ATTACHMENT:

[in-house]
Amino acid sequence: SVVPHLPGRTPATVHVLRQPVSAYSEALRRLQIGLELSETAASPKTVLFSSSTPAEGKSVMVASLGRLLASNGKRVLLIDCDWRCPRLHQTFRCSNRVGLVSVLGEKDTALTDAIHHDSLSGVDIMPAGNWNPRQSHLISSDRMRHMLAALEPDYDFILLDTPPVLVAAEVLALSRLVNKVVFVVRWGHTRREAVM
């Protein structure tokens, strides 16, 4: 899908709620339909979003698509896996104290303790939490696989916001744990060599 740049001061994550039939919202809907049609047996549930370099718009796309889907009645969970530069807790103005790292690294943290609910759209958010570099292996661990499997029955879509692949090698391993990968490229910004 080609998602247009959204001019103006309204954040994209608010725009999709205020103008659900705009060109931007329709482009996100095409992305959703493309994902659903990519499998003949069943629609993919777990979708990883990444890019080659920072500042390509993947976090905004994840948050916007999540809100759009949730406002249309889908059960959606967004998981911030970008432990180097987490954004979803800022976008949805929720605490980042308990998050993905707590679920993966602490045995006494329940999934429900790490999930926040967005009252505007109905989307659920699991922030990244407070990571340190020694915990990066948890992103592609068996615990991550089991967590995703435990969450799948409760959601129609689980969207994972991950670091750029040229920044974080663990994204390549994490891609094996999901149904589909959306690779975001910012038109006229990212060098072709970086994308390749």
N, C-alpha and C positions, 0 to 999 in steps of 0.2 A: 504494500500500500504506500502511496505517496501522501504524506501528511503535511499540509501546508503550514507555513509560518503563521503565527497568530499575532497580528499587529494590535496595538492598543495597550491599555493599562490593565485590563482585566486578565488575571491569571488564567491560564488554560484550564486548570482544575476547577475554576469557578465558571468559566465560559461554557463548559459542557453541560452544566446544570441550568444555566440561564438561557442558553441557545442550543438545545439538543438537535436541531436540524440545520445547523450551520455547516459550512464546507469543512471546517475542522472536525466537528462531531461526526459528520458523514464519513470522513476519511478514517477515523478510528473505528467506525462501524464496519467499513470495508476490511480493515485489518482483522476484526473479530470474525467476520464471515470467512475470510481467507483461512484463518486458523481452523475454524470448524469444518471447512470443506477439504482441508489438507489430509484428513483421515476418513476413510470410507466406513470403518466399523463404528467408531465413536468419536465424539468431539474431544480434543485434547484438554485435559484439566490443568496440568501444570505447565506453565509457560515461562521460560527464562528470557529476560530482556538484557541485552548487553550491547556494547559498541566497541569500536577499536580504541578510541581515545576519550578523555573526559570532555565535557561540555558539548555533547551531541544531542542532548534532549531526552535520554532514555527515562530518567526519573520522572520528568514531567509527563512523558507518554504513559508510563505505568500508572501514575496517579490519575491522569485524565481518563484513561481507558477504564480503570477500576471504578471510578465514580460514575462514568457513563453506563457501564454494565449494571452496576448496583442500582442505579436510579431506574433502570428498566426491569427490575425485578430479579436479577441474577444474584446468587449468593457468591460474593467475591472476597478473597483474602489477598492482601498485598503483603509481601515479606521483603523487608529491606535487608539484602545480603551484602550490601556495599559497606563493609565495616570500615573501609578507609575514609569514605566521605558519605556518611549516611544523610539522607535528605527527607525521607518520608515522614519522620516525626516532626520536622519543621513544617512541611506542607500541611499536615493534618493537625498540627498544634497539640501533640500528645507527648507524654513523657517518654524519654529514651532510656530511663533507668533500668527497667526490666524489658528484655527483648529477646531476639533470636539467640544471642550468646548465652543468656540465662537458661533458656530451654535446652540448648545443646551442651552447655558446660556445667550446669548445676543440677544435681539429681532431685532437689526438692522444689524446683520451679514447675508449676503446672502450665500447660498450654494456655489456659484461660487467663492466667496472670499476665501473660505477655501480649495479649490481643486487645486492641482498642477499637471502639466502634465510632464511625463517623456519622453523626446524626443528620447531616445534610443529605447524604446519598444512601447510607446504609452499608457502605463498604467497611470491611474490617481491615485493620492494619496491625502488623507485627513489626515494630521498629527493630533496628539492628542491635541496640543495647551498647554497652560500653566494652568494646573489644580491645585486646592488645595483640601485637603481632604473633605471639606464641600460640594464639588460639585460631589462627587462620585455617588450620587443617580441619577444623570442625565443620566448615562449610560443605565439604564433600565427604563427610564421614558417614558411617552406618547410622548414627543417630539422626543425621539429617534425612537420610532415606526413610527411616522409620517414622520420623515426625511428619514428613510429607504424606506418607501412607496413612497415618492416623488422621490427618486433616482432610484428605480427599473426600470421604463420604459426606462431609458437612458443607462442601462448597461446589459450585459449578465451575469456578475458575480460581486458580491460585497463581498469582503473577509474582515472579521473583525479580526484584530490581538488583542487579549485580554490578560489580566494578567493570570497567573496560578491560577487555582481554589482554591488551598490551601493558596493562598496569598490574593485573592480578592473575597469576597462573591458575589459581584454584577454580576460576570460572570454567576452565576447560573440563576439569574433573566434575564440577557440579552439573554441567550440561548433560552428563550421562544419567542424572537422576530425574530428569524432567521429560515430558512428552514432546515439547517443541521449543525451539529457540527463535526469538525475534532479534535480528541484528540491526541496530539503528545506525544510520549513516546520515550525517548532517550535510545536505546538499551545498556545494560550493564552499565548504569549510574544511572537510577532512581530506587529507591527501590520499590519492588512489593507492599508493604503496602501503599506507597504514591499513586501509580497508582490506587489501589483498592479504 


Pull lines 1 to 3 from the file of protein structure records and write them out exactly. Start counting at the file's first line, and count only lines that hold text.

[in-house]
Amino acid sequence: SVVPHLPGRTPATVHVLRQPVSAYSEALRRLQIGLELSETAASPKTVLFSSSTPAEGKSVMVASLGRLLASNGKRVLLIDCDWRCPRLHQTFRCSNRVGLVSVLGEKDTALTDAIHHDSLSGVDIMPAGNWNPRQSHLISSDRMRHMLAALEPDYDFILLDTPPVLVAAEVLALSRLVNKVVFVVRWGHTRREAVM
């Protein structure tokens, strides 16, 4: 899908709620339909979003698509896996104290303790939490696989916001744990060599 740049001061994550039939919202809907049609047996549930370099718009796309889907009645969970530069807790103005790292690294943290609910759209958010570099292996661990499997029955879509692949090698391993990968490229910004 080609998602247009959204001019103006309204954040994209608010725009999709205020103008659900705009060109931007329709482009996100095409992305959703493309994902659903990519499998003949069943629609993919777990979708990883990444890019080659920072500042390509993947976090905004994840948050916007999540809100759009949730406002249309889908059960959606967004998981911030970008432990180097987490954004979803800022976008949805929720605490980042308990998050993905707590679920993966602490045995006494329940999934429900790490999930926040967005009252505007109905989307659920699991922030990244407070990571340190020694915990990066948890992103592609068996615990991550089991967590995703435990969450799948409760959601129609689980969207994972991950670091750029040229920044974080663990994204390549994490891609094996999901149904589909959306690779975001910012038109006229990212060098072709970086994308390749």